Park says his biggest challenge so far at JFE occurred in his first few months as franchise recruitment manager: overseeing the transition of hundreds of contracts from an operating partnership to a franchise model. Though it would test his ability to communicate detailed business concepts and soothe concerns of partners in order to ensure Snowfox’s viability for all of us, on the positive side, Park recalls, it allowed him to meet more of our chef partners in a couple of months than most of our managers would meet in a year.
Today his most important skill is fostering constant, open communication with the branches so he can give them timely guidance. “While it’s important for a branch manager to communicate well with the client and with current and potential franchisees”, says Park, “it’s essential they also share everything with me because often the Franchise Department has a piece of the puzzle the branch doesn’t know about.”
Failure to do so, Park relays, can result in missed opportunities that cause delayed openings, falling short of client expectations and unnecessarily agitating franchisees. While it’s less important to whom the branches provide detailed updates, Park says, than that they communicate them—Operations Director Kevin Yang, for example, conducts weekly meetings with them—for his part Park says he has increased the frequency with which he reaches out to branches.
“If a franchisee isn’t meeting a client grocers’ expectations and ours in terms of a positive relationship with the client store team or keeping food safe, and they commit a repeat offense, I won’t be ready to meet our client grocers’ timeline with a qualified replacement if I don’t know there’s a possibility of changing them,” Park emphasizes.
Park’s store placement process, just like our business model’s financial structure, seems built to create the best outcome for all parties. Among the important criteria Park points out are a franchisee’s financial resources. Some less obvious considerations that come into play include the potential franchisee’s ability and desire to relocate and the store neighborhood’s competitor landscape, to coin a phrase.
Although our and our clients’ growth demands we scrutinize first-time franchisees, and Park shoulders the responsibility for these judgments, his background also helps him understand the budding restaurateurs’ perspective. “Even though I receive a paycheck from JFE, I have to find a balance and still work for our franchisee as well,” says Park.
In recruiting franchisees, Park still has to convey this idea. He’s selling success, and there’s no small investment involved.
Though so many Snowfox chefs have remained with us and prospered, when Park conducts the recruitment activities of his department, the 33-year-old is in the persuasion business. More than buying a car, for example, franchisees are undertaking a lifestyle change; they’re investing significant capital on a business endeavor that will impact their and their family’s entire life.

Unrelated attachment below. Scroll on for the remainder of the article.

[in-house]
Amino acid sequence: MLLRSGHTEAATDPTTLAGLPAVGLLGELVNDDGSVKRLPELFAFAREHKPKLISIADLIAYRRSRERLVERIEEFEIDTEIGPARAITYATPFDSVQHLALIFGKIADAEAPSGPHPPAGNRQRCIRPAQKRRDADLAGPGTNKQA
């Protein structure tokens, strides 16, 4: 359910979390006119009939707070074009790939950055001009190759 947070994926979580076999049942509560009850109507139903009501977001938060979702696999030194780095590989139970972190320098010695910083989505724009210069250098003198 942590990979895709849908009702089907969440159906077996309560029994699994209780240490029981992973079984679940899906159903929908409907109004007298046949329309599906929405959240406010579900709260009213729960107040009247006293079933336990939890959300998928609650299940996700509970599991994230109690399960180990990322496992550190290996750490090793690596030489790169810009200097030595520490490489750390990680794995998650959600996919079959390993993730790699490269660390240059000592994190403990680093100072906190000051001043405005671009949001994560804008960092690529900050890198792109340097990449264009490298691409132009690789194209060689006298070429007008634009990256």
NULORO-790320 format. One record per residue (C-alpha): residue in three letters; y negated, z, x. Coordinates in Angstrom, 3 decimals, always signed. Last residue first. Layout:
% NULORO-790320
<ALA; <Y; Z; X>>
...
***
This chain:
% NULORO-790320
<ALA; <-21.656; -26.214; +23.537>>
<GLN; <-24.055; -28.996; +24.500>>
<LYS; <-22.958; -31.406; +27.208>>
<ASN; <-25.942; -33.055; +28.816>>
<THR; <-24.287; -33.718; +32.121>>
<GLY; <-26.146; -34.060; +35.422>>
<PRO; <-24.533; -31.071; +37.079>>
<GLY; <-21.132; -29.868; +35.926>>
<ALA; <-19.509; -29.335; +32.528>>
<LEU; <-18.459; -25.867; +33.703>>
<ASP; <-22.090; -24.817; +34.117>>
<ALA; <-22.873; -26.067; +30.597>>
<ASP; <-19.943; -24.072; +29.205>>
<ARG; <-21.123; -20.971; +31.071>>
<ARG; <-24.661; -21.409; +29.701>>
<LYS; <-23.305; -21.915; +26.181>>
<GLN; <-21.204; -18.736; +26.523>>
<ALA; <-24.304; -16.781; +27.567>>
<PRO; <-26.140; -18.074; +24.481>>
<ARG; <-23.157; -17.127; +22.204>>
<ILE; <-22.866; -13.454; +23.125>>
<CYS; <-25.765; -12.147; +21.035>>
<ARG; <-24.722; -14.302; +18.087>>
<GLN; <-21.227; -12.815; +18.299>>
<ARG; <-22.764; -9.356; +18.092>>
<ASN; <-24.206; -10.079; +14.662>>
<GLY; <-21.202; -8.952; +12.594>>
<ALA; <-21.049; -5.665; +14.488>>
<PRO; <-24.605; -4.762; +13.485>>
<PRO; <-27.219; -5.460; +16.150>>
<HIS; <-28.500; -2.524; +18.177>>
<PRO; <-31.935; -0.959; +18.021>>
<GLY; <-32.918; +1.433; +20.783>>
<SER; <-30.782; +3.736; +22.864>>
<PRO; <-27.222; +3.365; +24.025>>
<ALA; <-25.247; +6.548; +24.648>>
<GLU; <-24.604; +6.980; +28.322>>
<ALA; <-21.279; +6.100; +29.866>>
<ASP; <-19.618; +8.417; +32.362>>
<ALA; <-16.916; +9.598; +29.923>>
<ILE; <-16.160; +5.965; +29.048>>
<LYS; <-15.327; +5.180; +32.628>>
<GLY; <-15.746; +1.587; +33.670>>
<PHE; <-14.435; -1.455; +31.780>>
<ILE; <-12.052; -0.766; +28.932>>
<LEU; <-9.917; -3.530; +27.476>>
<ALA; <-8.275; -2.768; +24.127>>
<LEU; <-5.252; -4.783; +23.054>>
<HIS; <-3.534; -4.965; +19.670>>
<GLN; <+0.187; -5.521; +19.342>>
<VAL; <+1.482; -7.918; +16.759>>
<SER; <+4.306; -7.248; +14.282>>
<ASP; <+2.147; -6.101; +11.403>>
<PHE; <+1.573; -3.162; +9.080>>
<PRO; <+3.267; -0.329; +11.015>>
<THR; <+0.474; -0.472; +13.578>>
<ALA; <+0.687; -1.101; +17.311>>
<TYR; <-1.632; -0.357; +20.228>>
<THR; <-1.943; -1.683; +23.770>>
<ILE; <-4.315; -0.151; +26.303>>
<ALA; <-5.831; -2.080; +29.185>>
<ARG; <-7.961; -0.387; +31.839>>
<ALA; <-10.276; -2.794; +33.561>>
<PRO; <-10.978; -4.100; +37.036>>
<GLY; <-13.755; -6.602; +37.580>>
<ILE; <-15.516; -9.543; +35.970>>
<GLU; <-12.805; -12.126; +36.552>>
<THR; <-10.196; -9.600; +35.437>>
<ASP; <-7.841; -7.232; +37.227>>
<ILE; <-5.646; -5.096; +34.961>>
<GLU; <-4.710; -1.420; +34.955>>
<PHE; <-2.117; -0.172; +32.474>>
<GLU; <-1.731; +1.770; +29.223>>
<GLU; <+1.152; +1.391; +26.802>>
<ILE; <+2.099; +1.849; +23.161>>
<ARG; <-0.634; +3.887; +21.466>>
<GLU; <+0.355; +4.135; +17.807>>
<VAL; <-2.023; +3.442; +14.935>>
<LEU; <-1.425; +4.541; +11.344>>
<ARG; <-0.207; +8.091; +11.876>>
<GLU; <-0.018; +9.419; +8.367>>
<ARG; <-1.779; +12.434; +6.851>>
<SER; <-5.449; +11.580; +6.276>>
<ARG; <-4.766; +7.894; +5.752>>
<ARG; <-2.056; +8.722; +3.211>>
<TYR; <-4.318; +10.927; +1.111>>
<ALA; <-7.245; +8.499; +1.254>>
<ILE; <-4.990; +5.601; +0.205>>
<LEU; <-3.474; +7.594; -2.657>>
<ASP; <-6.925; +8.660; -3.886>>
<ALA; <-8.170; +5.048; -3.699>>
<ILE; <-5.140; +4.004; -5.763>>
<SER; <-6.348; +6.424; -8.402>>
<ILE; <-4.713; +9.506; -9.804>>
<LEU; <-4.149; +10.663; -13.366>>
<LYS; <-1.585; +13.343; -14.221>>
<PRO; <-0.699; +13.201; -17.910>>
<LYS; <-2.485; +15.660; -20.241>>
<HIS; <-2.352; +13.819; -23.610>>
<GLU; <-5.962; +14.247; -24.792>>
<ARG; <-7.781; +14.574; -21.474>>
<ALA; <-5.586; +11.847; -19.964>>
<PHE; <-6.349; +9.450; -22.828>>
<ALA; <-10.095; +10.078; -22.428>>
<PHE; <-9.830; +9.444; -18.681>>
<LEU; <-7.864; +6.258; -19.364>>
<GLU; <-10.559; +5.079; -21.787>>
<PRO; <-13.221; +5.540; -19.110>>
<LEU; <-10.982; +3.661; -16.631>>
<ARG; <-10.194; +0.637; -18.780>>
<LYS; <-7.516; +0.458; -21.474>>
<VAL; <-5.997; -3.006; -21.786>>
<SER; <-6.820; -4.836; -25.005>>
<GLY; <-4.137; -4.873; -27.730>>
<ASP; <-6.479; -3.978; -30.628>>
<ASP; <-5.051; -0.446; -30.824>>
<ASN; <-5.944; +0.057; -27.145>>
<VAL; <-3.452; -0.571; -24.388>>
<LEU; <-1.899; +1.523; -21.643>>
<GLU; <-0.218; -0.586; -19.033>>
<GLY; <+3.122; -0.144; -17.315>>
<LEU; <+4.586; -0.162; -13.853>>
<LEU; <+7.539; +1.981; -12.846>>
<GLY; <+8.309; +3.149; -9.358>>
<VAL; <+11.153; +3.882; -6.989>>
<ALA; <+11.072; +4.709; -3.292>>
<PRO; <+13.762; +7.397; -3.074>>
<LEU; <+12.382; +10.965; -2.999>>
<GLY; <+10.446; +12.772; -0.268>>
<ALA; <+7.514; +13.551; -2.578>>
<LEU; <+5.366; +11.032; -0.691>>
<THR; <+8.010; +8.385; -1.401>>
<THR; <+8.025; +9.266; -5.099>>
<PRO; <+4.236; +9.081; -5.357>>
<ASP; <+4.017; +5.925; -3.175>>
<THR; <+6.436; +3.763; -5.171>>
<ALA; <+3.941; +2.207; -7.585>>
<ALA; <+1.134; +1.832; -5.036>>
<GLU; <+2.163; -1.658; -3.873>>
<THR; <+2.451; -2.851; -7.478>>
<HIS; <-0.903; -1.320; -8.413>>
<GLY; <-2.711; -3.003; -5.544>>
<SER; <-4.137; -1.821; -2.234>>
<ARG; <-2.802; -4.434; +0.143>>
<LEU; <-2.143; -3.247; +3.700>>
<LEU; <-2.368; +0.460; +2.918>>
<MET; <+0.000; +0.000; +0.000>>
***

And more often than not, Park is the first person at JFE that a potential lifelong Snowfox chef will meet. So having been at the company for almost half its existence, Park is also highly qualified to weigh in on a question I’ve been dying to ask a profile subject: Does JFE have a “personality”?
“Friendly with very few walls or blocks,” he readily replies. Park adds that, in consideration of how many different languages we work with both at headquarters and in operations, we do so quite smoothly.
He should know. Park and his assistants (including prior assistant MJ Lee, whom, along with manager Ann Lee, he credits for helping organize the department’s maze of records) have developed lasting relationships with hundreds of Mom-and-Pop businesses in Korean, Chinese, and English. Maybe the franchise department’s biggest accomplishment is that English was often used by two non-native speakers to strike these life-changing deals.
The Quiet Engine
When you consider JFE and Snowfox’s growth and achievement, Park seems to have nailed the selection of his first office job. His advice for those transitioning into administrative teamwork with so much at stake? “Think about the office as a community. For that matter, include the client, the franchisee… Sometimes you have to assert yourself on a position, but sometimes you have to step back,” Park says.
“Always holding your microphone and saying what you want to say almost never helps the group,” insists Park. “It’s not about right or wrong. Through listening you might learn something from their perspective.”
Most managers would probably agree that the engine of JFE and Snowfox as organizations is our sales performance. To that end, most of the leaders we profile in The Snowfox Standard are very visible as they cultivate our best practices in the field. However, upon examination it’s equally clear that the dapper, focused fellows under the giant whiteboard putting the right chefs in the right stores are vital to our success.
Park reflects, though humbly, that his peers’ visibility does comes with more praise. “Even though we’re not in the spotlight, even though people may not remember what we did, I’m grateful to JFE for letting me be an essential part of the process. Working behind the scenes is my challenge, but as I’ve seen the results, it’s also my passion!” TSS